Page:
Who on earth was behind this?

May 20, 2015   ·   0 Comments

PERHAPS BEFORE LONG, Dalton McGuinty will recover from the tarnished image he suffered in trying to beat down the province’s teacher’s union by forcing them to accept a pay freeze and fewer benefits.

His successor as premier, Kathleen Wynne tried to get the unions’ support with legislation mandating bi-level collective bargaining, a mandate that has failed to produce a single collective agreement at either level and now sees thousands of Grade 12 students threatened with an inability to graduate, thanks to strike in Peel, Durham and the Sudbury district.

But one reform instituted by Mr. McGuinty that has stood the test of time was passage of the Government Advertising Act, which put an end to taxpayer-paid advertising designed to boost the government’s image.

During its decade in office (1994-2004) the Mike Harris government regularly used taxpayers’ money to run ads touting its own policies. Sometimes Mr. Harris even appeared in those ads, pitching his party’s health-care ideas, or  explaining how making government smaller would be “less taxing for all of us.”

Those commercials would have been fine had they been paid for by the Progressive Conservative party and identified as such. But the party in power was taking advantage of its control of purse strings to send a message designed to improve its image with the voters.

The Liberals campaigned against the abuse, and in 2004 passed the groundbreaking Government Advertising Act, which places extensive restrictions on government ads. They can be informational, but not promotional or partisan.

Most importantly, the law gives the province’s auditor-general the power to enforce those principles. As an independent officer, the current Auditor, Bonnie Lysyk, has broad discretion to reject any government advertising she considers partisan. She is the final judge of which ads can run, and which cannot.

Over the past decade, during which time the government of Ontario spent nearly half a billion dollars on advertising, we understand that the auditor sometimes ordered the government to make changes, such as toning down the use of Liberal red in commercials. On at least one occasion, she apparently refused to allow the government to run ads backing its own policies during an election campaign.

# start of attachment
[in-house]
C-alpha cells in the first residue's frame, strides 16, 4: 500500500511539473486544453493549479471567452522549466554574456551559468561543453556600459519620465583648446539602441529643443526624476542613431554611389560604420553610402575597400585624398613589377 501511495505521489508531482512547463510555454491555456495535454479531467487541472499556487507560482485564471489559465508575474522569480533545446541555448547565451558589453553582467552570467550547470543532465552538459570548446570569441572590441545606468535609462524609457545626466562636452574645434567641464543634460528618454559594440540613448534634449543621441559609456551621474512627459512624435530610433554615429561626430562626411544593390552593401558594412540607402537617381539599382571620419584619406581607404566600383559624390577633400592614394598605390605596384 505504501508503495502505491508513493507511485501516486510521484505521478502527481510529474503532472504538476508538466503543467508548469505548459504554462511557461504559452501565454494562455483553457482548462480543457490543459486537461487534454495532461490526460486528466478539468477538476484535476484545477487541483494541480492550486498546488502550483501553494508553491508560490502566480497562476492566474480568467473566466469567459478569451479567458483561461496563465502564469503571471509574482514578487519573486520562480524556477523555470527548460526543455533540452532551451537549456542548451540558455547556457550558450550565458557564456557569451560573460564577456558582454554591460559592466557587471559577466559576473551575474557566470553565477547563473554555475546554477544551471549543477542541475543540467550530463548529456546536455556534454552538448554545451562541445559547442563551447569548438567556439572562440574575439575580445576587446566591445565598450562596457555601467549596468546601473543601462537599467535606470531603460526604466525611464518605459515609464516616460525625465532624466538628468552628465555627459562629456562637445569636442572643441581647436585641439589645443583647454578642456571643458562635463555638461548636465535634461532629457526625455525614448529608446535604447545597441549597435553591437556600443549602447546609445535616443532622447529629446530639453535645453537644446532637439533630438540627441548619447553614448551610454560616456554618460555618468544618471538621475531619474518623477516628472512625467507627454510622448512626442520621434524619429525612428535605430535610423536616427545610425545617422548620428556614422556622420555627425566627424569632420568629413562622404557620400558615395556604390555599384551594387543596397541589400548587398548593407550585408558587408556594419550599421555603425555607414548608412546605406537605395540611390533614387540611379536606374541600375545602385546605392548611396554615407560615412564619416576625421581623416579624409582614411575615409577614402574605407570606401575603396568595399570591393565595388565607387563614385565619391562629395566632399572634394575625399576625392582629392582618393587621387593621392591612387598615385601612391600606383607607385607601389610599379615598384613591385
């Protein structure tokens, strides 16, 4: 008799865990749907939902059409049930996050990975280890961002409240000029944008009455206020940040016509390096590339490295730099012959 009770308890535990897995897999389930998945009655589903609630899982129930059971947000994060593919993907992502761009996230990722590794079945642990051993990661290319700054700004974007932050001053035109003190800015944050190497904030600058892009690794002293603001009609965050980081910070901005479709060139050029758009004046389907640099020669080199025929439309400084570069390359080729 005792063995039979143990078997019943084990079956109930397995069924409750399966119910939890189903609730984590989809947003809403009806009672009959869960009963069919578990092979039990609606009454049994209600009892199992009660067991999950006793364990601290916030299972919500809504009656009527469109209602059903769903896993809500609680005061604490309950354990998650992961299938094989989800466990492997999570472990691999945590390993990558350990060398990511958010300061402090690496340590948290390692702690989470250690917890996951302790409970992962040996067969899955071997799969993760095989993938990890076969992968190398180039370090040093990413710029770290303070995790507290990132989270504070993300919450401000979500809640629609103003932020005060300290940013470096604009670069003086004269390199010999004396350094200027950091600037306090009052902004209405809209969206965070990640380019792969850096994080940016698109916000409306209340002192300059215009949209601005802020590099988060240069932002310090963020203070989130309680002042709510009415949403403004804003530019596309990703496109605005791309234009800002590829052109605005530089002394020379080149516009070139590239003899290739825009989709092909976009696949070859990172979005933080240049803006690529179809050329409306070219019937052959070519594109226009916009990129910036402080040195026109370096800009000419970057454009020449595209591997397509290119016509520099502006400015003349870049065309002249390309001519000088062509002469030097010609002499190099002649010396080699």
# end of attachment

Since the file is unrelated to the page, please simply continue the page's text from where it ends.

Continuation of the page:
But now, suddenly, hidden in an omnibus budget bill is legislation critics say will emasculate the Act by removing the auditor-general’s oversight.

If the Wynne government has its way, we could wind up paying our precious tax dollars for TV commercials that tell us how wonderful the government’s new programs are, perhaps adorned with a new red-hued logo labelled “Ontario’s Action Plan.”

It’s almost as if the idea was conceived in Ottawa by the Prime Minister’s Office.

Don’t get us wrong. Taxpayer-funded government advertising can be an effective means of providing the public with important information and advice, one example being commercials that warn against smoking or promote inoculation of children. And who could doubt the value and effectiveness of those gorgeous commercials promoting Newfoundland and Labrador as a tourist destination?

Our suspicion is that this ridiculous government bill was promoted by a government ad agency that produced what it felt was good, neutral advertising, but which the auditor general saw as subtly promoting the government, perhaps because of too much Liberal red lettering.

Whatever the case, surely Premier Wynne will at least allow amendments to the new bill that would permit the auditor general or perhaps the provincial ombudsman to object to a proposed ad and have the issue placed before a legislature committee.

Ironically, Dalton McGuinty’s brother, Liberal MP David McGuinty, has a private member’s bill in Parliament which would mirror the existing Ontario legislation, and therefore has the chances of the proverbial snowball in hell.

Perhaps the McGuinty brothers could have a chat with Ms. Wynne and persuade her to back off.

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